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Black Muslim Women: An exploration into their lived experiences of therapy in the context of their intersecting identities.

Abdikarim, M. (2023). Black Muslim Women: An exploration into their lived experiences of therapy in the context of their intersecting identities.. (Unpublished Doctoral thesis, City, University of London)


The prevalence rate of common mental health conditions has been found to be significantly higher for women than for men according to the Mental Health Foundation (2021). The Black Minority Ethnic (BME) community in Britain has also been found to be at a higher risk of developing psychological disorders (Mental Health Foundation, 2021). Research into mental health within religious groups revealed that members of the Muslim community were at greater risk of developing common mental health conditions compared to other religious communities in Britain. The Muslim population itself is diverse in race and ethnicity with 10% of the Muslim population in Britain being of Black African or Caribbean decent (Office for National Statistics, 2011). The statistic however does not seem to be represented in psychological literature. In Britain, Islam is often associated with the south Asian community whilst the Black and Caribbean community seems to be linked with Christianity (Nurein & Iqbal, 2021). For Black Muslim Women (BMW), identity is a complex concept because of the many social categories that they belong to and can occupy (Nurein & Iqbal, 2021). Research into intersecting identities has demonstrated that the focus on only one aspect of a person’s identity (whilst ignoring other identities) provides a significantly limited understanding of the individual (Sarno et al., 2015). This research aims to focus on the lived experiences of BMW, in particular their experience of therapy within the context of their intersecting identities.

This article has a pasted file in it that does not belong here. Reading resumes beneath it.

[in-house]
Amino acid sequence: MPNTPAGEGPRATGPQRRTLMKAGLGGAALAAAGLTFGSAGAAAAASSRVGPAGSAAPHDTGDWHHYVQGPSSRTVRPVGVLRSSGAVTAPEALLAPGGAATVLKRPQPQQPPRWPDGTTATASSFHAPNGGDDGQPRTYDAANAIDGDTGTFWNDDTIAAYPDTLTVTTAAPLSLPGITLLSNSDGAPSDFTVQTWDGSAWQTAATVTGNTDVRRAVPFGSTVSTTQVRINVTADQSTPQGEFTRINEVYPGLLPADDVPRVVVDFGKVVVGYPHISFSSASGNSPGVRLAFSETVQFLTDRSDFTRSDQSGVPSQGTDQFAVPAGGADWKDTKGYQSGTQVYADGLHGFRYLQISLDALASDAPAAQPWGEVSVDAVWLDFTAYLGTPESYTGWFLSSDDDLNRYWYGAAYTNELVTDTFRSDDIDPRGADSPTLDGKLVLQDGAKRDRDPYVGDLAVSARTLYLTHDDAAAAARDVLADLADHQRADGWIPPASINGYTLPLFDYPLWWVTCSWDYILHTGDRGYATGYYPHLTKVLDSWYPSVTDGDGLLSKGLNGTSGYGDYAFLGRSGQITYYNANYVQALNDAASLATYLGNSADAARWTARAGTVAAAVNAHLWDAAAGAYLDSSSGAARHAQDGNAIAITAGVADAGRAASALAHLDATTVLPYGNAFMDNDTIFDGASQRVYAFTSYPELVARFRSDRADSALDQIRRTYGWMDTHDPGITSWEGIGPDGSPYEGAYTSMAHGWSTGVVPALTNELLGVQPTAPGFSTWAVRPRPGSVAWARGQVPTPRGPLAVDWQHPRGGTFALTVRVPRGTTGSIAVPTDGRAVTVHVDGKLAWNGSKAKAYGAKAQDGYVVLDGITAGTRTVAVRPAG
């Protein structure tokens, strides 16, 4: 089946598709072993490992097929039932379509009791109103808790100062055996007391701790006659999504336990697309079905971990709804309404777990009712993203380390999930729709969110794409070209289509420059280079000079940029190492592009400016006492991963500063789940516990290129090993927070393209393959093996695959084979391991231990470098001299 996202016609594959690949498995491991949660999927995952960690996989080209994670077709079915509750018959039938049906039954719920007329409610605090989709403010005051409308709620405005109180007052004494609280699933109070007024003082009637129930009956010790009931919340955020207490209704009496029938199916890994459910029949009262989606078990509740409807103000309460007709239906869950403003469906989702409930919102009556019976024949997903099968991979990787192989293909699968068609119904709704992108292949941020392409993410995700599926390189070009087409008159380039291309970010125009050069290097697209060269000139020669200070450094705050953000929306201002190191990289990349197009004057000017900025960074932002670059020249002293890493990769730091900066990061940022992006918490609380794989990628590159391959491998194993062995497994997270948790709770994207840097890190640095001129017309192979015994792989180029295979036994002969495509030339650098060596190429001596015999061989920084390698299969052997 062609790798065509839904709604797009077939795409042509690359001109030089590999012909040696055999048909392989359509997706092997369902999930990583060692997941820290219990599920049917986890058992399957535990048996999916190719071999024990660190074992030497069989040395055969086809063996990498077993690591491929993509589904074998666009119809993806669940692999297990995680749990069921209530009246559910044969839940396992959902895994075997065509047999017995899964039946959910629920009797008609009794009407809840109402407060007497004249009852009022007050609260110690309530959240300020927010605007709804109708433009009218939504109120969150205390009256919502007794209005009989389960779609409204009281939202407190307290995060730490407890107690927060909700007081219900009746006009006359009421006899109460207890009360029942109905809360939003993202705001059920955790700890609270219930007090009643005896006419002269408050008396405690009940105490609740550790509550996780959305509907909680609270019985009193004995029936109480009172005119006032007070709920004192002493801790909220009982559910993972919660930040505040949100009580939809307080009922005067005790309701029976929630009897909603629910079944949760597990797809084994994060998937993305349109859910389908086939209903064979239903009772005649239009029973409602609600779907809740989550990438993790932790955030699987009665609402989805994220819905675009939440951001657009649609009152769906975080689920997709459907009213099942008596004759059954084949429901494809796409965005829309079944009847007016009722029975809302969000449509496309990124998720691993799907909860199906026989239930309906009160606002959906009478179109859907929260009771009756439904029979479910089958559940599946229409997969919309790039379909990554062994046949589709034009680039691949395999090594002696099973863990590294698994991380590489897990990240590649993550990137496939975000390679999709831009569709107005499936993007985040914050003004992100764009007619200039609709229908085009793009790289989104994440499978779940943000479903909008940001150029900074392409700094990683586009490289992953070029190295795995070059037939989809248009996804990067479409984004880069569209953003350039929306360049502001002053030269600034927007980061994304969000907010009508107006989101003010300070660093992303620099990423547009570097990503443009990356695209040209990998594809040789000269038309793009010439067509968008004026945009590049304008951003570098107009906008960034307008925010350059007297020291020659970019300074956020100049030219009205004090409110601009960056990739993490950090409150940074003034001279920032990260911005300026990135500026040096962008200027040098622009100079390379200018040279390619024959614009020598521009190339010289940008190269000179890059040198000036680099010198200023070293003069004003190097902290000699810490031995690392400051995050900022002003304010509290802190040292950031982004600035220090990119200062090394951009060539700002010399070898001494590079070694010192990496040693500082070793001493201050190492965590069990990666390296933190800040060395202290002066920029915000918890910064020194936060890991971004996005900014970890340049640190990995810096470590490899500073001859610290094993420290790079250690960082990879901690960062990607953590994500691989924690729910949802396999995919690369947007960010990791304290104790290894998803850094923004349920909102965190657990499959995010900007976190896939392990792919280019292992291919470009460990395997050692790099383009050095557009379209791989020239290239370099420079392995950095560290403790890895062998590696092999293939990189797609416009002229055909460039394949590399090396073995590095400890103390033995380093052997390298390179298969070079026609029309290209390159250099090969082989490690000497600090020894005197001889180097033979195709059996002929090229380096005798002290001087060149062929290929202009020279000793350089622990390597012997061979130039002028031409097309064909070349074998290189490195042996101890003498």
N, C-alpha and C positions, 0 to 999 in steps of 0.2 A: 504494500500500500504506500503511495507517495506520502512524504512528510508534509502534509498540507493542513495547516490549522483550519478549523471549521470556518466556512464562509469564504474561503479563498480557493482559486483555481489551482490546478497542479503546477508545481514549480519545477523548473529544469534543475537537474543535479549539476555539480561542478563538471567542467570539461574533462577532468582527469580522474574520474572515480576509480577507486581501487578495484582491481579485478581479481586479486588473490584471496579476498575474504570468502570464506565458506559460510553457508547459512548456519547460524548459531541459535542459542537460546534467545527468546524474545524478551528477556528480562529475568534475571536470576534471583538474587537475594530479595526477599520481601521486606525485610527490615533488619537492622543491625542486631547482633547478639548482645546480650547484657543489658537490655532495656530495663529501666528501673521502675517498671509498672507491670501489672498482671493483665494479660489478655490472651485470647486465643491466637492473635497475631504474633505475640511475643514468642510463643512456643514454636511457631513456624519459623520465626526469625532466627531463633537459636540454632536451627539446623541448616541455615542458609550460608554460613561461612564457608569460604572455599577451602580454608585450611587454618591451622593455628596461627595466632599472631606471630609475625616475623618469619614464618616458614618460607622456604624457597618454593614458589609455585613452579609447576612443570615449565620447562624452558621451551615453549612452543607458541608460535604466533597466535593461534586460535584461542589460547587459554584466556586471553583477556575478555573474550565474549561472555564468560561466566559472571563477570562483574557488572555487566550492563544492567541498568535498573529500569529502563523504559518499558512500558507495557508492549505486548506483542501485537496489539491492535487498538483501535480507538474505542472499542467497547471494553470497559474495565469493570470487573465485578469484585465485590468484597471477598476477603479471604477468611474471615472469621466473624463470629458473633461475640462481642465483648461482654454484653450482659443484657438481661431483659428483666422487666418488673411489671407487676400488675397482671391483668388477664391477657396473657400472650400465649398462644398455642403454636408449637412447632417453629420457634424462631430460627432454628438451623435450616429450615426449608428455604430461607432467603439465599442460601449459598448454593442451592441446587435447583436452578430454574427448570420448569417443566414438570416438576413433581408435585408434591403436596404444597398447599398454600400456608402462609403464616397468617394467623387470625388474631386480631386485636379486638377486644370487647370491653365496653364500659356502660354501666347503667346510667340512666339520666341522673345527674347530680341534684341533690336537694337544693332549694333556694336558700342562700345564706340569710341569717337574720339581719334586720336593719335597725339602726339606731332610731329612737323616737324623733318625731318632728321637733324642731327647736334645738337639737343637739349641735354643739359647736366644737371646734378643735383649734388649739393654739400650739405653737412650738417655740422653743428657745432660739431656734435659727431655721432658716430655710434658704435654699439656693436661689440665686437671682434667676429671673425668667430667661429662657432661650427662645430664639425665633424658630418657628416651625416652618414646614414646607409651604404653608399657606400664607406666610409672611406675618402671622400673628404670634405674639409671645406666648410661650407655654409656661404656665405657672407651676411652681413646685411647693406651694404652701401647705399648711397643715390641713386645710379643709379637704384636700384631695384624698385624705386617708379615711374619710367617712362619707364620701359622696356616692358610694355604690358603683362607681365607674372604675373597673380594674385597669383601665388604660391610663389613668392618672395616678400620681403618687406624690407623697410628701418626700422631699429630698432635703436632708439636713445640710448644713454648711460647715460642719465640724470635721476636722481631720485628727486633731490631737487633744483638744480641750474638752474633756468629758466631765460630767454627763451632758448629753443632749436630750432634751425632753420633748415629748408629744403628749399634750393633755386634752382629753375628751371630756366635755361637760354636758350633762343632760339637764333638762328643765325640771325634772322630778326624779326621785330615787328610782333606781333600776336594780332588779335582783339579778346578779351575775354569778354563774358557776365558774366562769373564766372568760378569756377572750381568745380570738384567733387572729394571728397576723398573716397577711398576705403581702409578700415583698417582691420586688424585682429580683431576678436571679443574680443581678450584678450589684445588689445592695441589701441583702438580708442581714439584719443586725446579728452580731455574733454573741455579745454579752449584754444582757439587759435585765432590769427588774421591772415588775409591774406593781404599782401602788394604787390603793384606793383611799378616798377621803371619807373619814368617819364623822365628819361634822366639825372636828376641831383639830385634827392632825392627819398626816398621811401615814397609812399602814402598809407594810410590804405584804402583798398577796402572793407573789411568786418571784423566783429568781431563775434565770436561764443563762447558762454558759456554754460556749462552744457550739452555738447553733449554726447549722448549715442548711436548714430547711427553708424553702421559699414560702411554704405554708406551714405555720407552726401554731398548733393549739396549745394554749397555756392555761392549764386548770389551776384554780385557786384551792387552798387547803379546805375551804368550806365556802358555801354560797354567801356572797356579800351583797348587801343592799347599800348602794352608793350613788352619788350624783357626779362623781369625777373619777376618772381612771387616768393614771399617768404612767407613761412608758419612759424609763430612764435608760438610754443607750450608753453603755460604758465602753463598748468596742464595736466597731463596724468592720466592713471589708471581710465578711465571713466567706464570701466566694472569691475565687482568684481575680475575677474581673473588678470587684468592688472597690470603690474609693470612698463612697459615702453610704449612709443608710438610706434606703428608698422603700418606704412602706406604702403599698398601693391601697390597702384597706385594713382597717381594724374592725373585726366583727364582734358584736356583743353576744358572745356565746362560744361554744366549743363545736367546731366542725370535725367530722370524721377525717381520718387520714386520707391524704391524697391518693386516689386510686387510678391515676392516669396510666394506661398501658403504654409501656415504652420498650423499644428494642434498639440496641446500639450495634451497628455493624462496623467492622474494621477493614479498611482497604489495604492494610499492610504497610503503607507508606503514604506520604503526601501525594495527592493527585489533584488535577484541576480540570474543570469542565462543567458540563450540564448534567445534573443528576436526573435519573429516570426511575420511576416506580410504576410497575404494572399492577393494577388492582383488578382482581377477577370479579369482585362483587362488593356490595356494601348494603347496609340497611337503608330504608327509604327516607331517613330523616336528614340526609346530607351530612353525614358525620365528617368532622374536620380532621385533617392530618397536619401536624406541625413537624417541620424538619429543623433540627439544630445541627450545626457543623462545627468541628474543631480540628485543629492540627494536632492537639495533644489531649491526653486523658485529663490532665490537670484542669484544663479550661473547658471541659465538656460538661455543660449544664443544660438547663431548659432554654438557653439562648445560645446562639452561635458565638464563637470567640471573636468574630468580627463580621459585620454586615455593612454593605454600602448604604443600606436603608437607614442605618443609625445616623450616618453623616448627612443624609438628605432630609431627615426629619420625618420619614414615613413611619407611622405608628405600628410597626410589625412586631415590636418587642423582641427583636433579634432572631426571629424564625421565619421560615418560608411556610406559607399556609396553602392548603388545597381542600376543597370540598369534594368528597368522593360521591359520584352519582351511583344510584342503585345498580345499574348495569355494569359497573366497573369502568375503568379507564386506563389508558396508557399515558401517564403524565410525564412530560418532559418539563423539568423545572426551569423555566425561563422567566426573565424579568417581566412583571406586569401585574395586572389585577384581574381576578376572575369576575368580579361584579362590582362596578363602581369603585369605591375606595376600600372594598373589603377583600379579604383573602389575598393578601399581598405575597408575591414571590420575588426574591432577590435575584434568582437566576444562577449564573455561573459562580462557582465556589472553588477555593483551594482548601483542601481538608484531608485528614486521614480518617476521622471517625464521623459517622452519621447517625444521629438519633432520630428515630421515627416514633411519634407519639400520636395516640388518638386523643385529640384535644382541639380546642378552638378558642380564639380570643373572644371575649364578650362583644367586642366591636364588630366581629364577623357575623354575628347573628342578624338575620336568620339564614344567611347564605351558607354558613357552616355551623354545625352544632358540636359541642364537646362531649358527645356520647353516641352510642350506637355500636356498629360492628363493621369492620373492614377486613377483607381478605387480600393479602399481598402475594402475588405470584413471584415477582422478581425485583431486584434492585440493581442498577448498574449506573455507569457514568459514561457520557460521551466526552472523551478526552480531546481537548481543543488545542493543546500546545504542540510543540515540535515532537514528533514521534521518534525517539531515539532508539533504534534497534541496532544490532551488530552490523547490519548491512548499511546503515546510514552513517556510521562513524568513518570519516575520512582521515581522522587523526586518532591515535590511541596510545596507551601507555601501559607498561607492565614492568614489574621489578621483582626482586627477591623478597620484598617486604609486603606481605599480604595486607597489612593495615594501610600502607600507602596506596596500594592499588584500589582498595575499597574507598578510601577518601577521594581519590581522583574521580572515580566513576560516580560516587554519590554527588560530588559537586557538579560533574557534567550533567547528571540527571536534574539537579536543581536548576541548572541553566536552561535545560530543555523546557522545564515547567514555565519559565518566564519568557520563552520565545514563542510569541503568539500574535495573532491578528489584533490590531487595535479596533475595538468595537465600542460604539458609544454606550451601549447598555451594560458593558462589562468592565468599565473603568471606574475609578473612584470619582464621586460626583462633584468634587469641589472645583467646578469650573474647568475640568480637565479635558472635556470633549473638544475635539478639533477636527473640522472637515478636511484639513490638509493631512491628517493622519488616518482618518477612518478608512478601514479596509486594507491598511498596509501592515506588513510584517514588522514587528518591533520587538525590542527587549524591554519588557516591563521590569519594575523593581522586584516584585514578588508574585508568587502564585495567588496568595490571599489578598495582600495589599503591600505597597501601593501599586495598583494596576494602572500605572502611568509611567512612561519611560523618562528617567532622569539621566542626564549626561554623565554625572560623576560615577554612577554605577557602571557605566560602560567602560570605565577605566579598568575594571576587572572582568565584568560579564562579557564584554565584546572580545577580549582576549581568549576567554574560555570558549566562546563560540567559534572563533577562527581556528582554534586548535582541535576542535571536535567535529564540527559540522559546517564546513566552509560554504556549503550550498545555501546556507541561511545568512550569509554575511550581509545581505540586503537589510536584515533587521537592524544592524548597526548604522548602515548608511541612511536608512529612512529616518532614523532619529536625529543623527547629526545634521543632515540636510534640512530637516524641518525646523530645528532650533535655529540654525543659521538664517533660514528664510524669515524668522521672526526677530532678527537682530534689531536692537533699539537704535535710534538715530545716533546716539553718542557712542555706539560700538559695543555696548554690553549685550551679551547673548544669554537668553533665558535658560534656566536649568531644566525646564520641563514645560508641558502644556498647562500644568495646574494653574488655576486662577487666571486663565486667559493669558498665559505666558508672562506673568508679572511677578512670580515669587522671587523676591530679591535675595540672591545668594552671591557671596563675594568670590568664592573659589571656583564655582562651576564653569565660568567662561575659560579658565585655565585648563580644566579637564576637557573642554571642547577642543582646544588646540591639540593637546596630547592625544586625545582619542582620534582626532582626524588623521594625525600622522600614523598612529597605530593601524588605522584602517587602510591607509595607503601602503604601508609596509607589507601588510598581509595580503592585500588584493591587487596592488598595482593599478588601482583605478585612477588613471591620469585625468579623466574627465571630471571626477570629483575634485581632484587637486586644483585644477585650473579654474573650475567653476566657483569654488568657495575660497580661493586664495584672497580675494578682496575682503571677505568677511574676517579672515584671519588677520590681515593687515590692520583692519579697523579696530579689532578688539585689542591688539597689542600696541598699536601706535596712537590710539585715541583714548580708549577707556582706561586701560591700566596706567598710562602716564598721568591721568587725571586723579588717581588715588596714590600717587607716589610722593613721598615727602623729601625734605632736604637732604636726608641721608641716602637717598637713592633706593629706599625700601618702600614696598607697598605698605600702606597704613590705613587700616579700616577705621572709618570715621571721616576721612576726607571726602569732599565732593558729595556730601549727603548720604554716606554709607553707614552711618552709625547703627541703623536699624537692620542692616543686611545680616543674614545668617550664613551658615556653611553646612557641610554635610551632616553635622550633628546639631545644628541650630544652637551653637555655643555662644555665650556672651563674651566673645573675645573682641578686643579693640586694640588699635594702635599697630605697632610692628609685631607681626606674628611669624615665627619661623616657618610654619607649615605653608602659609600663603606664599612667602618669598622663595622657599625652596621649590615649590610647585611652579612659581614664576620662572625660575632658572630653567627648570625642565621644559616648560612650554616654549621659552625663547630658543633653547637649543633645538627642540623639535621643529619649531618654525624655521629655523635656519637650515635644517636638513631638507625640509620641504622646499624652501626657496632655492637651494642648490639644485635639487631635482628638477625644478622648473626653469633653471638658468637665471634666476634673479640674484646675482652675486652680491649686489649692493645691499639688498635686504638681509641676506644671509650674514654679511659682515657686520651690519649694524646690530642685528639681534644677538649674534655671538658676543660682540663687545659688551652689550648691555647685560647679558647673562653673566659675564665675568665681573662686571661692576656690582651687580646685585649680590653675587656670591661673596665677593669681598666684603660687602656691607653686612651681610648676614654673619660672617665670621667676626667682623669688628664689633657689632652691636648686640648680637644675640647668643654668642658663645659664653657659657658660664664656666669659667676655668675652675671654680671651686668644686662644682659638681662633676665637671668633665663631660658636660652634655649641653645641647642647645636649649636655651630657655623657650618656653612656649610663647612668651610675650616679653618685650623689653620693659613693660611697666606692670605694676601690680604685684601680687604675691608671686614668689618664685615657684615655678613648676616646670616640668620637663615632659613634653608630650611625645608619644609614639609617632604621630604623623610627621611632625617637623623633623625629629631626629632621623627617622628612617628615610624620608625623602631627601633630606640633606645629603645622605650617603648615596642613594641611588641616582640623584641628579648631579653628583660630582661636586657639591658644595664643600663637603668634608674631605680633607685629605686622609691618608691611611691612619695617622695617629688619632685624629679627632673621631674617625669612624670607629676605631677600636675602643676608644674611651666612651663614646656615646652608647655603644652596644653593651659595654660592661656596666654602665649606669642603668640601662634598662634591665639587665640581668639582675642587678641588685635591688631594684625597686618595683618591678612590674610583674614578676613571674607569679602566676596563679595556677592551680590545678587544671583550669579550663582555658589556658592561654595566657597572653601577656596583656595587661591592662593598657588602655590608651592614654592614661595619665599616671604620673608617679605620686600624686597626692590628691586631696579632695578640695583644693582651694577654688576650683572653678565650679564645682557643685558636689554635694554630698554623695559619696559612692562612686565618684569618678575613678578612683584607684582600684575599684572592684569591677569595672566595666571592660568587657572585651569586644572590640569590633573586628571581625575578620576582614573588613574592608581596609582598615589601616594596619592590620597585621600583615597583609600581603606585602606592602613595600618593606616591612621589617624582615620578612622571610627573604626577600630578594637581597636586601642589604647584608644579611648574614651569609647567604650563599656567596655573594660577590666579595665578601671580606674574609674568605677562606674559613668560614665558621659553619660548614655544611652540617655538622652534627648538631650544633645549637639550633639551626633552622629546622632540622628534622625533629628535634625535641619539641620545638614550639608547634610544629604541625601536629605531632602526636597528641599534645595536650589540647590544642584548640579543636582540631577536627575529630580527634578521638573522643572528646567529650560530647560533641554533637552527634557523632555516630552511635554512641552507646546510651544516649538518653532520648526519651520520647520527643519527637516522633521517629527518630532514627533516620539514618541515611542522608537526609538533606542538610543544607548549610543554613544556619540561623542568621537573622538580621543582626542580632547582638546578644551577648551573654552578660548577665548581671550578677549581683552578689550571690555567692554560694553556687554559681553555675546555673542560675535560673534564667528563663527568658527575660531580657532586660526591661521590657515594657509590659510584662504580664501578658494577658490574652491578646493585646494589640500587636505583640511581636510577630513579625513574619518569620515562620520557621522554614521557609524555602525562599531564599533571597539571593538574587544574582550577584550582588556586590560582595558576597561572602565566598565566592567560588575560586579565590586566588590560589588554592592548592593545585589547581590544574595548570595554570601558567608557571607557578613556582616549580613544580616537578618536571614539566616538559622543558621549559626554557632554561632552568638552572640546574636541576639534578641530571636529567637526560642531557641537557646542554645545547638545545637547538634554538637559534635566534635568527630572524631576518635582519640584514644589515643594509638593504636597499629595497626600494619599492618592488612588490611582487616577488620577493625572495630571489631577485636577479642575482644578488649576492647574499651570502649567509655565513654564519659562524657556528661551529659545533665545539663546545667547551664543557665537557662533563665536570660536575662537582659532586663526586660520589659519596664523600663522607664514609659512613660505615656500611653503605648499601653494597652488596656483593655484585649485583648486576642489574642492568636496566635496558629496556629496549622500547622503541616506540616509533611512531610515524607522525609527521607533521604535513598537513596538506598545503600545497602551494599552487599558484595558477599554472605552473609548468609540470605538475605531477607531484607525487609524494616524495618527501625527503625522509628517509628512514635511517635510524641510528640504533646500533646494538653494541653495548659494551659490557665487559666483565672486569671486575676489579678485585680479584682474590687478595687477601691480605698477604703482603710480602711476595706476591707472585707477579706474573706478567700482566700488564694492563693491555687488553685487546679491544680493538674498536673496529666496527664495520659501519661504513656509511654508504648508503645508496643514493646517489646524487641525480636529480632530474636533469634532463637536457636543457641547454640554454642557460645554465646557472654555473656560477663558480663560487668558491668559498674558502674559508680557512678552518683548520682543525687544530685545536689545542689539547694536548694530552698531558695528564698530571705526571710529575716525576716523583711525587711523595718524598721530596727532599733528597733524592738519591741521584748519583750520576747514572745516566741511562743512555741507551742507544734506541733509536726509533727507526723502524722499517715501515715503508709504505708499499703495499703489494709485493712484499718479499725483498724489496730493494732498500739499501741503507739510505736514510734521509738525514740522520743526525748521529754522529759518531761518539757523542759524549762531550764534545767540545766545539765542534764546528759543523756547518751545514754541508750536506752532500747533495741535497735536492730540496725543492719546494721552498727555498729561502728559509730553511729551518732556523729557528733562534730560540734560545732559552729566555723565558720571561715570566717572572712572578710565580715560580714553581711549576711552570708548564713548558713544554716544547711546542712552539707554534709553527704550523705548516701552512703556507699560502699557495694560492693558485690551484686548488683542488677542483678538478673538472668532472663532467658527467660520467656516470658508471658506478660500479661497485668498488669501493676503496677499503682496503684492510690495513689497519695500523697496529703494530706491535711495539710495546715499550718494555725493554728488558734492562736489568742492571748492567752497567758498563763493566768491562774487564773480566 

Data was obtained from seven participants through semi structured interviewing and was analysed using interpretive phenomenological analysis (IPA). Four superordinate themes emerged from this analysis. “Being a Black Muslim Woman in Britain” explored the participants’ process of self-construction in relation to their intersecting identities and the meaning they made of these identities. “Psychological distress and help seeking” explored participants’ experience of distress along with their attitudes and beliefs around mental health and help seeking. “The role of identity in therapy” captured participants experiences of therapy within the context of their intersecting identities along with the meaning that they made of these identities. “Post therapy reflections” is the final superordinate theme where participants shared their reflections of their therapeutic journeys and gave feedback on their overall experiences of therapy. The findings of this study are discussed in relation to existing literature. Implications for counselling psychology are then explored and suggestions for future research are considered.

Publication Type: Thesis (Doctoral)
Subjects: B Philosophy. Psychology. Religion > BF Psychology
B Philosophy. Psychology. Religion > BL Religion
H Social Sciences > HT Communities. Classes. Races
Departments: School of Health & Psychological Sciences > Psychology
School of Health & Psychological Sciences > School of Health & Psychological Sciences Doctoral Theses
Doctoral Theses
[thumbnail of Abdikarim thesis 2023 PDF-A redacted.pdf] Text - Accepted Version
This document is not freely accessible until 28 February 2027 due to copyright restrictions.


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